Select Committee on Transport, Local Government and the Regions Minutes of Evidence

Examination of Witnesses (Questions 700-719)



  700. Do you think it is fair for the CBI to blame local authorities for the delays that take place in the present planning system?
  (Sir Jeremy Beecham) It would be foolish to deny there are occasions when local authorities do not perform adequately. It would be equally wrong to blame local authorities for all or even most of the delays. Sometimes the applicants themselves—this applies to commercial and non-commercial applicants—do not make the best use of the system. We have instances of automatic appeals, of twin-tracking applications, and of a failure to engage with the planning authority before an application is made. One of the ways of improving the system would be to make more use of pre-application consultation in an effort to identify problems and deal with them before a formal application is made.

Christine Russell

  701. Would you accept that one of the reasons for the delays in the present system is the inability in some areas, especially two-tier authorities, for the development control officers in the district council to establish good working relationships with, for instance, the county highway engineers and transport managers?
  (Sir Jeremy Beecham) It is possibly true that in some cases the two-tier structure militates against expedition in dealing with applications which perhaps makes reaching satisfactory conclusions more difficult, but there are also examples of county authorities working very well with districts and indeed lending their expertise to district councils. We are talking here, of course, of a huge spread of authority from district councils with significant populations of 150,000 down to very small districts of 20,000 or 30,000 population without perhaps the resources to invest sufficiently in the planning process.

Mr O'Brien

  702. Sir Jeremy, reports suggest that financing for planning departments in local government has dropped between 20 and 37 per cent over the past few years. Why are local authorities not putting enough money into planning departments?
  (Sir Jeremy Beecham) Because the pressure is on other key services like social services and education. As the Committee will be aware, the proportion of grant which is now ring-fenced has trebled to something like 15 per cent over the last five years, which crowds out discretionary expenditure and expenditure on areas which are less high profile so far as local government is concerned. Local authorities in many cases have responded to those particular pressures and it may be a rational choice in particular circumstances to devote scarce resources to those services rather than planning. It is fair to say, however, that there are also supply side problems. It is not easy to attract and retain planning staff. There is a national problem about that which collectively needs to be addressed as well. There are simply not the people in the planning profession available sometimes for local government and there are, I understand, fewer people in planning departments at universities training for that profession. This is an issue that we have all got to address.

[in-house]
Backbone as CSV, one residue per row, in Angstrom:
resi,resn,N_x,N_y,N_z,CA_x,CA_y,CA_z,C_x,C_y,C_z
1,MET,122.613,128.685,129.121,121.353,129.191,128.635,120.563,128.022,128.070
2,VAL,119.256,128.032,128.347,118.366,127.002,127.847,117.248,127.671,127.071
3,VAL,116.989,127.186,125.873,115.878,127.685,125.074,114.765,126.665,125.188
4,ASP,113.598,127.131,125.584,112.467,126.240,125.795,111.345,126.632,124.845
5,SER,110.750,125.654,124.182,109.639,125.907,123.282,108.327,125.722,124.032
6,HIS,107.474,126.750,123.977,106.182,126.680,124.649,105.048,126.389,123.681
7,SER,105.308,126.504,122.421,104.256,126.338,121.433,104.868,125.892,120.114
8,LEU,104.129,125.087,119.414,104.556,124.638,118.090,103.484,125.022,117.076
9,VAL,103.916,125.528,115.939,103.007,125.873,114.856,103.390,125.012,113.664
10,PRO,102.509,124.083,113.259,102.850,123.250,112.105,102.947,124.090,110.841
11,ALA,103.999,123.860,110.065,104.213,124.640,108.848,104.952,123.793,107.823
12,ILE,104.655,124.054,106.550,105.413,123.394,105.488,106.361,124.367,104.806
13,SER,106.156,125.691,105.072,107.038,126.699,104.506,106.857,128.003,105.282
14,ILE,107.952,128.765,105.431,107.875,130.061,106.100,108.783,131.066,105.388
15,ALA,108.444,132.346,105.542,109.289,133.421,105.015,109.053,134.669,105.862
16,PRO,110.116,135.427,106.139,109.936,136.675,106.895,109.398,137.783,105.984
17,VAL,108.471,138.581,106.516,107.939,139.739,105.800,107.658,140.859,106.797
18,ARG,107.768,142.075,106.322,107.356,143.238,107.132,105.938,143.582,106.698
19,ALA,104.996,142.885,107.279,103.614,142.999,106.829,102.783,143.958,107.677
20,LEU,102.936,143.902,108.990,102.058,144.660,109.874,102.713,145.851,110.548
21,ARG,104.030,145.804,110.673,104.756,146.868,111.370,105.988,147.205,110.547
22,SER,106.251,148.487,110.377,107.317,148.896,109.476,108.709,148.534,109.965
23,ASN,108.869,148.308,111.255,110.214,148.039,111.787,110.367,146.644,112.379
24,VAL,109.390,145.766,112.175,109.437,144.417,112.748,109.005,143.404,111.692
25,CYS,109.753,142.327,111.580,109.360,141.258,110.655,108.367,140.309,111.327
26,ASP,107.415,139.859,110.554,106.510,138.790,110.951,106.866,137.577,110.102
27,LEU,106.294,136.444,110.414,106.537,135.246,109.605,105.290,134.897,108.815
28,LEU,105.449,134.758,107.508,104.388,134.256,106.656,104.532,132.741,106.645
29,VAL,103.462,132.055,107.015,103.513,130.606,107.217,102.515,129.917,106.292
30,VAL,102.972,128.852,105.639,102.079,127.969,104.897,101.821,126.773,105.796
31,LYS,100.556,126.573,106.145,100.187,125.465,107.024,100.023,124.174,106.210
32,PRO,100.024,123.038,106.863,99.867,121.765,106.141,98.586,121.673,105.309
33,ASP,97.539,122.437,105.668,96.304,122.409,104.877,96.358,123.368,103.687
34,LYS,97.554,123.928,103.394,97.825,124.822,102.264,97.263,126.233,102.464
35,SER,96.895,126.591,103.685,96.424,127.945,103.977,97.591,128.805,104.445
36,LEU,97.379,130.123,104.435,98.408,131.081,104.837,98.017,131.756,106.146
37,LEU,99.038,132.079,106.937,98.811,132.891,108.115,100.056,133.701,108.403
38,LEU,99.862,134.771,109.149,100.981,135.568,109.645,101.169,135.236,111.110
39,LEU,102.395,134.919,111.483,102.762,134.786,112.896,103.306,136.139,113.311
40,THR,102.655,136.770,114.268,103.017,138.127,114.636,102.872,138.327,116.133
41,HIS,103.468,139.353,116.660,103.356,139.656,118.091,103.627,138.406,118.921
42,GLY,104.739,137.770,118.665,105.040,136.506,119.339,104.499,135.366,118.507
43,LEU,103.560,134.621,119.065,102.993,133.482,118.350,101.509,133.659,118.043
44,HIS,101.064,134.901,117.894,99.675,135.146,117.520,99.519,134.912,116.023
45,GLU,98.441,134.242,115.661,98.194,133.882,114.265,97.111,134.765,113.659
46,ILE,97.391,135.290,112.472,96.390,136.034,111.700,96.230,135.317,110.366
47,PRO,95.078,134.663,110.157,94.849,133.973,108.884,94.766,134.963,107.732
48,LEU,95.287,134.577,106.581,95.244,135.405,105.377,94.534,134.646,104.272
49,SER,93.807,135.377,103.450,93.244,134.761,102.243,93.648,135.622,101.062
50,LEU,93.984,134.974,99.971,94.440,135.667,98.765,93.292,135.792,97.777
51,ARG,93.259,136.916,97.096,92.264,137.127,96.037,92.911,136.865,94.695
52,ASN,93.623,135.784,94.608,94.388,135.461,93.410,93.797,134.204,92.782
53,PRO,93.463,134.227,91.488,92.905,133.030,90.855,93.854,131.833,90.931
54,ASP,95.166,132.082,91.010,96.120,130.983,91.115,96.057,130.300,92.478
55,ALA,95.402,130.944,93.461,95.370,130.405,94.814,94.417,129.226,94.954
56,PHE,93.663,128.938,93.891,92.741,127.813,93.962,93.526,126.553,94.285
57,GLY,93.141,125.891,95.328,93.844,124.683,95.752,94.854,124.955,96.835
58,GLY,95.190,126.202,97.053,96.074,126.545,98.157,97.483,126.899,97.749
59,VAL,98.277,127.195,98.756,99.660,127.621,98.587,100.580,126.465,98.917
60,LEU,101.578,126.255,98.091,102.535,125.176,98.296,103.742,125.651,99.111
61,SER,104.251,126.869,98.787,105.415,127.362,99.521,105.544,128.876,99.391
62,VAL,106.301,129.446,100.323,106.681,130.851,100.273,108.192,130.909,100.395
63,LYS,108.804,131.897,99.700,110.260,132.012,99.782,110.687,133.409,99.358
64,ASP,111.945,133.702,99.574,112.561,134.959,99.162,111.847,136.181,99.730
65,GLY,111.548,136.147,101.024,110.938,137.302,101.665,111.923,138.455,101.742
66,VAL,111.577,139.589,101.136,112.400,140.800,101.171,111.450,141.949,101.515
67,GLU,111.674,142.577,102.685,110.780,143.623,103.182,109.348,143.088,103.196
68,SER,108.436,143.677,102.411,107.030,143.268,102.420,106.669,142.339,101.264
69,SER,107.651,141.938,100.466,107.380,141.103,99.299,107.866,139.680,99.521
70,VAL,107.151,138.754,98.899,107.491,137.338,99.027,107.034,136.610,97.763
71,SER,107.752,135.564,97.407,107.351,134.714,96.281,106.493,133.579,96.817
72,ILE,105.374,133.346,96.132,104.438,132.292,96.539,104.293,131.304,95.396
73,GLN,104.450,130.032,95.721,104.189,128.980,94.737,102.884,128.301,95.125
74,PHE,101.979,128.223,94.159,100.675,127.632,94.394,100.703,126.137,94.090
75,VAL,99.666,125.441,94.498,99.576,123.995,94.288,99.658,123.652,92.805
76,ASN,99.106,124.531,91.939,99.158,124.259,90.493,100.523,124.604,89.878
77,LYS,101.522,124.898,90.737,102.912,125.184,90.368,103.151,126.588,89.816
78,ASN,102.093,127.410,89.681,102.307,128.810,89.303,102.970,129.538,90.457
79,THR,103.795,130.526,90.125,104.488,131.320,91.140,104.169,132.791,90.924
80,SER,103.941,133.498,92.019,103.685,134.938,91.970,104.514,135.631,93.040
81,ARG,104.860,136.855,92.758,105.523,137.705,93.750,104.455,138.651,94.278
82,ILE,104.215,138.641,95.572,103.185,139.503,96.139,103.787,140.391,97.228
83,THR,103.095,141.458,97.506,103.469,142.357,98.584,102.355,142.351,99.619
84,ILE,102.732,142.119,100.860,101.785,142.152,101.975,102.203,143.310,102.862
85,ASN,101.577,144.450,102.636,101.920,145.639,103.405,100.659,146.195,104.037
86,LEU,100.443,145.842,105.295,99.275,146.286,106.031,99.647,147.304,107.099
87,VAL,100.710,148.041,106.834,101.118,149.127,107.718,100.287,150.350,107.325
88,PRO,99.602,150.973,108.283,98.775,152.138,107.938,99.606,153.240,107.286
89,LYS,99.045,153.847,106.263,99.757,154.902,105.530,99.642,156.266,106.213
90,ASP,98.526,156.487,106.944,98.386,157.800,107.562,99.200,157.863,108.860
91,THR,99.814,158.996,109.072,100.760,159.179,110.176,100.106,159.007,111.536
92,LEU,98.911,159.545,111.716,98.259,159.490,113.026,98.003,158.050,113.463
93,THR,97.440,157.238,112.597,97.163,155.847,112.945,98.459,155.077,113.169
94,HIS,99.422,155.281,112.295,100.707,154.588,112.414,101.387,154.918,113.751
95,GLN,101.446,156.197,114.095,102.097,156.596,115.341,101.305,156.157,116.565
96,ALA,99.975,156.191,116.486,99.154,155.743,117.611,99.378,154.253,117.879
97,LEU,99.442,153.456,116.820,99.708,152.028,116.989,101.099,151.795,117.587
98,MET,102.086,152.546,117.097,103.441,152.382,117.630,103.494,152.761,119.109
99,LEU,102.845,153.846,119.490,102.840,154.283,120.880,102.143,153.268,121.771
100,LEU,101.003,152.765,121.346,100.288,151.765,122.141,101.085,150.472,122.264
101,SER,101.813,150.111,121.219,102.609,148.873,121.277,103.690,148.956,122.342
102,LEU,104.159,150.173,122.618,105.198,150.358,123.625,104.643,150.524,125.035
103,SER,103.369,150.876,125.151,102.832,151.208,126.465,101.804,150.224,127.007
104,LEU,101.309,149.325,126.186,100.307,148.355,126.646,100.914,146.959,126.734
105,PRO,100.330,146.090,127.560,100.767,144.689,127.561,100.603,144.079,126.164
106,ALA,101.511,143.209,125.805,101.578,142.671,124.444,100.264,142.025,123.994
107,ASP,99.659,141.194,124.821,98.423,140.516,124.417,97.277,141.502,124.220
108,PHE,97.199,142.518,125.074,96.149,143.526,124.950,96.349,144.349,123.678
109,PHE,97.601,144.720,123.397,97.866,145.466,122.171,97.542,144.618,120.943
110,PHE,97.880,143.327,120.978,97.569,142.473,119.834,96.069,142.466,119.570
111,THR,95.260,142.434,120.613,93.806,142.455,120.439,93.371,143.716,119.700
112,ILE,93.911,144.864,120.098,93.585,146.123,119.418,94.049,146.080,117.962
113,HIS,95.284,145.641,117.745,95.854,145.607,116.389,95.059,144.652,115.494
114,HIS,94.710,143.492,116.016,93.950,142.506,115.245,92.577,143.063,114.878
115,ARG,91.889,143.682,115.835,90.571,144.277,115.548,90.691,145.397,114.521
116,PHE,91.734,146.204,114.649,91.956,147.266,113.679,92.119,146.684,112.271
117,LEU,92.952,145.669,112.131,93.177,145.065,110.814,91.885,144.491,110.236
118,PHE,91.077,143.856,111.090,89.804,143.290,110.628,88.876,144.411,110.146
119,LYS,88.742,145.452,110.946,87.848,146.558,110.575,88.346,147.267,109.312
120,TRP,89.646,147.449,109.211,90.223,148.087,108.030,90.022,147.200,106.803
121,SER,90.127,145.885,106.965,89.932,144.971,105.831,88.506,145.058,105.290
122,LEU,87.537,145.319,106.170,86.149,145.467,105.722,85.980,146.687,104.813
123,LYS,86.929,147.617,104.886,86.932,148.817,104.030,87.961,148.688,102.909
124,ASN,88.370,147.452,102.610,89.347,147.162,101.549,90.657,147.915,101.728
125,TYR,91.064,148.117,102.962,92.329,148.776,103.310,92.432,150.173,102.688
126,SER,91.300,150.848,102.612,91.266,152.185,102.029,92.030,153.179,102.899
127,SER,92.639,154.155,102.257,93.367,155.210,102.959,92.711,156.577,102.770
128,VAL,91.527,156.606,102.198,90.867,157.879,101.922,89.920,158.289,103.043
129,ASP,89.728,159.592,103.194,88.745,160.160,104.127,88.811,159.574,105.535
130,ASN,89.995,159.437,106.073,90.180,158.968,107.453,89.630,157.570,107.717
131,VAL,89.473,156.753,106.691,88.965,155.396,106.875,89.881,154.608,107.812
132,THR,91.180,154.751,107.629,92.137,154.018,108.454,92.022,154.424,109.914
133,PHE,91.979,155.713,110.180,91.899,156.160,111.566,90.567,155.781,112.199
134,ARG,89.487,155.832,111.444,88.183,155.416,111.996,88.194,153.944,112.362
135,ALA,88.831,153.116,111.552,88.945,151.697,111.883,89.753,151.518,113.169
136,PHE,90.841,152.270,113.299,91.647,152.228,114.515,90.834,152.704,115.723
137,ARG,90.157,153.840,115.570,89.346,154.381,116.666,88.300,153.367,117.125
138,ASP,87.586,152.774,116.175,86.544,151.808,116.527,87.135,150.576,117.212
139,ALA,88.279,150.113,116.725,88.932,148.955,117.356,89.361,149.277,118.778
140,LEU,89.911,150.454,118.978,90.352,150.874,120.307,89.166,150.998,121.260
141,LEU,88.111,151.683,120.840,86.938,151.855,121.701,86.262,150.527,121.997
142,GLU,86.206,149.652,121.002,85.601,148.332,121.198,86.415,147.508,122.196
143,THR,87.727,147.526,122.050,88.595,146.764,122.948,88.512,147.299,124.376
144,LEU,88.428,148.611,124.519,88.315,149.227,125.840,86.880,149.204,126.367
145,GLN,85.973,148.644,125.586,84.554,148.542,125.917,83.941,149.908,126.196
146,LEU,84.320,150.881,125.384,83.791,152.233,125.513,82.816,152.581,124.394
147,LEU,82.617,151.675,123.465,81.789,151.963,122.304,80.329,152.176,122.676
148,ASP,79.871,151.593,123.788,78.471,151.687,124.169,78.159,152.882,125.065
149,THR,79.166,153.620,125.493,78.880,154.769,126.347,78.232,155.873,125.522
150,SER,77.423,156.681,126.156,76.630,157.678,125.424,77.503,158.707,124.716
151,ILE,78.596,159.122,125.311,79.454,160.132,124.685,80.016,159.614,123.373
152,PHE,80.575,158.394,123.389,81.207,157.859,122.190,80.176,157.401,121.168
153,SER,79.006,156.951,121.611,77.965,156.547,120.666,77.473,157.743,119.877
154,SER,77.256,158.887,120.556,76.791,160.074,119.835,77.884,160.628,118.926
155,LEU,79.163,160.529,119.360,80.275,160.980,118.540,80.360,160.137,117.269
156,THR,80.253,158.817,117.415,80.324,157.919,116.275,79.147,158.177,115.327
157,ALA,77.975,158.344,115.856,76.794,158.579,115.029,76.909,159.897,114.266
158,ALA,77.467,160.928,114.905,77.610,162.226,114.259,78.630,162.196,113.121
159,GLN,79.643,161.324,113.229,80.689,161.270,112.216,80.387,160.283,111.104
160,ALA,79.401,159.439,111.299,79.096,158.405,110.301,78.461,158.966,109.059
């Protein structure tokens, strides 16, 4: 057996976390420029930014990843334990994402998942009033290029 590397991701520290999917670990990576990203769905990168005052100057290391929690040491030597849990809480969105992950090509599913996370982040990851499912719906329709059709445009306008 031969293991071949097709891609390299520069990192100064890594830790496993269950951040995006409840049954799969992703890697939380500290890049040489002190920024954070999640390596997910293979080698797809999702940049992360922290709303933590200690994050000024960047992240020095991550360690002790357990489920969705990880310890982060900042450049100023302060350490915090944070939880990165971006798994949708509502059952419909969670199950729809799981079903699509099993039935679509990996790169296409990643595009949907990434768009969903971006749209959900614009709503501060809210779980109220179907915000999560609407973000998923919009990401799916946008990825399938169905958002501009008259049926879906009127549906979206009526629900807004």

703. Do you consider then there should be approaches made by the Government for introducing skilled planners into local government?
  (Sir Jeremy Beecham) We do need to look at ways of enhancing entry into the profession and then ensuring, as with a number of other areas of course in public service, that we have the capacity to retain and recruit staff. It may be that we need to look at bursaries for example under which authorities or other agencies help to support students through professional training.

  704. If the Government is persuaded then to put more resources into local government to back up their planning procedures, would that money have to be ring-fenced?
  (Sir Jeremy Beecham) No because it would compound the problem which the Association has already strongly identified. Ring-fencing is not a suitable way of dealing with significant policy issues over time. There may be a case for pump-priming, for example if one were to announce a tranche of monies for bursaries to encourage entry to the profession for a period that might be acceptable but in general to ring-fence expenditure is something to which we are opposed simply because of the domino effect that runs through the whole system.

  705. How would the Government be assured that your comment just now about the lack of funding for planning that more money would be directed at planning?
  (Sir Jeremy Beecham) I think there is a willingness in local government, for example if there is discretion to make charges as is envisaged for pre-planning work, to use the proceeds of that within the planning system. I think that would be something those authorities seeking to make a charge would very much have in mind. But staffing is a major difficulty.

Helen Jackson

  706. Has the quality of planning decisions reduced by 20 to 37 per cent?
  (Sir Jeremy Beecham) I doubt it.

  707. Was there a productivity issue as well?
  (Sir Jeremy Beecham) I am advised from my left that the quality has gone up. I do not know what the evidence for that is.

  Helen Jackson: In that case there was a productivity issue, was there not?

Mrs Dunwoody

  708. Come on, Mr Searles, speak up.
  (Mr Searles) The study that DTLR carried out is where the upper end of the estimate for reduction in resources came from. It also referred to an increase of 25 per cent in cases being considered in local government. The statutory performance statistics show decision-making in eight weeks to be about 62 per cent over that time, now increasing to 65 per cent. So, against a reduction in resources and an increased caseload the decision making performance has largely stayed the same.